Last night we finished watching George Clooney's Good Night, and Good Luck. It's given me a lot to think about. If you don't already know, the film tells the true story of Edward R. Murrow and his colleagues at CBS, who were the only broadcast journalists to call into question the practices of Senator McCarthy. One of my favorite quotes is:
dies, I think the soul of America dies with it. -- Edward R. Murrow
This really struck me, because it is this distinction between dissent and disloyalty that was missing in our last church community. There was no such thing as loyal opposition to them--the clear message over all the years we were there was, "if you don't think the way we think, then you need to find another place to belong". Sadly, people there are still being told that.
The church over the years has supported things like anti-semitism in Germany and racism in America, along with many other wrongs I need not name here. If it weren't for dissidents like Frederick Bonhoeffer and every individual who lends his voice to the voiceless, the church would slow the movement of holy social change instead of advance it. It's funny, though, how church-goers tend to believe that they are more enlightened than the average citizen, less prone to be wrong.
This attitude is a natural fall-out of a sub-culture that centers around the existence of an absolute truth, and is puffed up by its belief in its own ability to know that truth absolutely. The attitude of infallibility starts with leadership, and thus leaves no room for questioning or for any other point-of-view.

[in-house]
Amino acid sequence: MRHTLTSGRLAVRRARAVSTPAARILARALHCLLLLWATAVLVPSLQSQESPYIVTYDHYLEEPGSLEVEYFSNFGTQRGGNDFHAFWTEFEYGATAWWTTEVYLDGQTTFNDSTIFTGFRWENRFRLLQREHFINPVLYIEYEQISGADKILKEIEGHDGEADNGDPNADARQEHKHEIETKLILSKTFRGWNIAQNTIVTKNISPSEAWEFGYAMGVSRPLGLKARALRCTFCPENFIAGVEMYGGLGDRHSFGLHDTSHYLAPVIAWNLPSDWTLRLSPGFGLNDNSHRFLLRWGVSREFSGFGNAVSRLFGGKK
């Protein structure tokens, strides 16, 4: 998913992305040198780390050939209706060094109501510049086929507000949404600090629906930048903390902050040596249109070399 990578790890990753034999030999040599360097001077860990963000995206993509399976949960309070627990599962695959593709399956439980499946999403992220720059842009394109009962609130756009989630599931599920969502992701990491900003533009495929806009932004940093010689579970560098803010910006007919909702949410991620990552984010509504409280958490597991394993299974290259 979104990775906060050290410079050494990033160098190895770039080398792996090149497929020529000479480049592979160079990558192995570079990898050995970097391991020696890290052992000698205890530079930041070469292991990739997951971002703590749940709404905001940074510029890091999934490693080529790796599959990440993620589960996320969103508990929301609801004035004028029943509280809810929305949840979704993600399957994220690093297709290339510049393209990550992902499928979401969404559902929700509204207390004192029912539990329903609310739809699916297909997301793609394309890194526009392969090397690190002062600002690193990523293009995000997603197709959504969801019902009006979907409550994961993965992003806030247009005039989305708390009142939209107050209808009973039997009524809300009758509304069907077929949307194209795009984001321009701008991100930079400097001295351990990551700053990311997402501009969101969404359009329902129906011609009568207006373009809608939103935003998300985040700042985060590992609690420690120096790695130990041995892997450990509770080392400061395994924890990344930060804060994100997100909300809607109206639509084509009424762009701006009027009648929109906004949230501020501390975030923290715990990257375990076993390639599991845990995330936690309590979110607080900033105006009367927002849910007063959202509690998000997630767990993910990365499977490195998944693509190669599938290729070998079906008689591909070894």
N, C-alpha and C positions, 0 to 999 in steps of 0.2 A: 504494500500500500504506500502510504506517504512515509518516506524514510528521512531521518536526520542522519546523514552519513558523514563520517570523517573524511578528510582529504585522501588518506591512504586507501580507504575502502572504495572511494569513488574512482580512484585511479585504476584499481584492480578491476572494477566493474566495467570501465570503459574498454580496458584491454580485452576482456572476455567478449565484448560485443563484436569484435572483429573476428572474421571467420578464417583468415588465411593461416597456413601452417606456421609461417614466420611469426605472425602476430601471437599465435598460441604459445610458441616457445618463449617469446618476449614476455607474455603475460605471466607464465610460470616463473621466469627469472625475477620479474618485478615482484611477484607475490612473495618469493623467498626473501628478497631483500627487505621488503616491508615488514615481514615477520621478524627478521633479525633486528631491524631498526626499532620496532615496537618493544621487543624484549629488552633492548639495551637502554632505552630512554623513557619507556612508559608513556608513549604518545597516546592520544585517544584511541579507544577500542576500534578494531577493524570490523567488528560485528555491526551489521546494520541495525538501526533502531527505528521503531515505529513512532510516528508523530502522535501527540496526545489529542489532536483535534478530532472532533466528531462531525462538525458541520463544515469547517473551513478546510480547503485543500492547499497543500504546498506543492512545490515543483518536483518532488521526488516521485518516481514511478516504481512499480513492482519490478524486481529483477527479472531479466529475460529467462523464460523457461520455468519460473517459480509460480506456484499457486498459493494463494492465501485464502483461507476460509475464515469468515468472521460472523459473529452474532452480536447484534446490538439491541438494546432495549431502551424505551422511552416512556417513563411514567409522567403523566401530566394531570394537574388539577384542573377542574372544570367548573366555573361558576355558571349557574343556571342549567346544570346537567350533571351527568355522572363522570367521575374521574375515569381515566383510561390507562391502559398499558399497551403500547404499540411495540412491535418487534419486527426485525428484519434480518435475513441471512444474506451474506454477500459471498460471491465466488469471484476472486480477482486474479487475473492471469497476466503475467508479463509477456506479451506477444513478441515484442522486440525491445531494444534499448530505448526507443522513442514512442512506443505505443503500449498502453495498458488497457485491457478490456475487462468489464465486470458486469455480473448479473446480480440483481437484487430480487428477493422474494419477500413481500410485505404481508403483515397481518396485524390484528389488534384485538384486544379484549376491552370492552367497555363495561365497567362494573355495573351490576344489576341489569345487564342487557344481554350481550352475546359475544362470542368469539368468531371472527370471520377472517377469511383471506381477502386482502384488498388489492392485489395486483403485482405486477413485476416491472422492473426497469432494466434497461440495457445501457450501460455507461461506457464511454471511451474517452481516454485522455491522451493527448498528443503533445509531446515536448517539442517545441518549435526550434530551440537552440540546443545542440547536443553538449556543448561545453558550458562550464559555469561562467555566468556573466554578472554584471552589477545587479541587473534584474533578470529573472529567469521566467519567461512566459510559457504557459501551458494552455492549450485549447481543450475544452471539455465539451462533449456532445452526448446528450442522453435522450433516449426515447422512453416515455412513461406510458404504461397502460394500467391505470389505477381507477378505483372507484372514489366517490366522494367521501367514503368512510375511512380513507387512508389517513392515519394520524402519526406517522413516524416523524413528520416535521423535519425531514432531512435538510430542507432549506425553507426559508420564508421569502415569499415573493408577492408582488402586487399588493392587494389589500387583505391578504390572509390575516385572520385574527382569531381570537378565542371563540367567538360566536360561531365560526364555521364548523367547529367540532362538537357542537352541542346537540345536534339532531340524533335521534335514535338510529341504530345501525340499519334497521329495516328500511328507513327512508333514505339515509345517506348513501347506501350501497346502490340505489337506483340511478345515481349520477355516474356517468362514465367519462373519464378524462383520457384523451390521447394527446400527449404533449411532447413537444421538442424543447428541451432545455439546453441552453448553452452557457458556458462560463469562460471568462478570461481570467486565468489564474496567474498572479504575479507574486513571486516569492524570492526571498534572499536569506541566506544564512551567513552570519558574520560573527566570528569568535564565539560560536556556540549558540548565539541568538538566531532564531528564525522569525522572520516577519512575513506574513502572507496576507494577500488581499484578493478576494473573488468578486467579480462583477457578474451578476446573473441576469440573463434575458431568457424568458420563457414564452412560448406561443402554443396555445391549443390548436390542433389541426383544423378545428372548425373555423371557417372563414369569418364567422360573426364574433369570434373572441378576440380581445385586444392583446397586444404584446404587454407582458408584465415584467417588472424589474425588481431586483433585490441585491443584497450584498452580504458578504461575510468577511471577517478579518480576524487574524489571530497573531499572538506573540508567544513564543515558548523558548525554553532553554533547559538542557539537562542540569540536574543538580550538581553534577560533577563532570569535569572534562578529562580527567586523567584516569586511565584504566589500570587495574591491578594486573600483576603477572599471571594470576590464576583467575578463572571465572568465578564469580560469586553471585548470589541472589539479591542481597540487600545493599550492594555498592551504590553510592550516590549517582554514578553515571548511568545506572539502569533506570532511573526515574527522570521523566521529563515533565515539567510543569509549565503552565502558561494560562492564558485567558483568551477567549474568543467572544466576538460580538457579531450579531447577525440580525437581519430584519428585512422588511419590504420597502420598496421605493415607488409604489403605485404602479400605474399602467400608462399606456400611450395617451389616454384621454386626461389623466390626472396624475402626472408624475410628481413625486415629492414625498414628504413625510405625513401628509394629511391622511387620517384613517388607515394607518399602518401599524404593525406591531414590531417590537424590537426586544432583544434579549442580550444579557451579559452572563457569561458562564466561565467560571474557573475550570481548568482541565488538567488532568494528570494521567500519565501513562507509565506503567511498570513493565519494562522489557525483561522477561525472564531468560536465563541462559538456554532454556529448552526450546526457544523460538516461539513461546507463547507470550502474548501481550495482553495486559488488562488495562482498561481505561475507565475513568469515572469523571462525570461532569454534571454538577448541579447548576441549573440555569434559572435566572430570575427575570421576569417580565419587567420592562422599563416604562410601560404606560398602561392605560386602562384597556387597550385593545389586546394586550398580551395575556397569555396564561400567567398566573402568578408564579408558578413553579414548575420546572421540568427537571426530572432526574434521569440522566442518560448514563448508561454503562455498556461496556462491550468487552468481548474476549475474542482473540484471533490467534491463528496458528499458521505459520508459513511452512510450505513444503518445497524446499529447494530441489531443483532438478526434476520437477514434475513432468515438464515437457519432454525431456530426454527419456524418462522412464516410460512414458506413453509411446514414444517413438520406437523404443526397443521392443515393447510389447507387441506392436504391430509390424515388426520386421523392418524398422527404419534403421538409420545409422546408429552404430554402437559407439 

I have friends who have had the courage to break a conspiracy of silence and to bring hidden acts of manipulation by people in power into the light. What was the first thing to be attacked? Their loyalty to the church. (Just as those who questioned McCarthy had their loyalty to America discredited.) Accusations included church-bashing, rebellion and negativity, to name a few. What their critics don't seem to understand is that it is their deep loyalty to God's dream for the church that causes them to oppose the darkness within it so vehemently.
I think people have forgotten that Jesus was one of the most extreme dissidents of all time. His dissent got him killed. He didn't try to reconcile with the Pharisees and the religious establishment of his day, and he didn't meet with them privately first to share his concerns before publicly confronting them. So much of the time, in the church we hardly remember who we follow.
There has to be room in every faith community for loyal opposition and dissent. Otherwise, you're left with something that isn't a community at all but rather a cult of personality. And as for me, if loyalty to the church ever means turning a blind eye to corruption and malice, then I will need to find a new allegiance.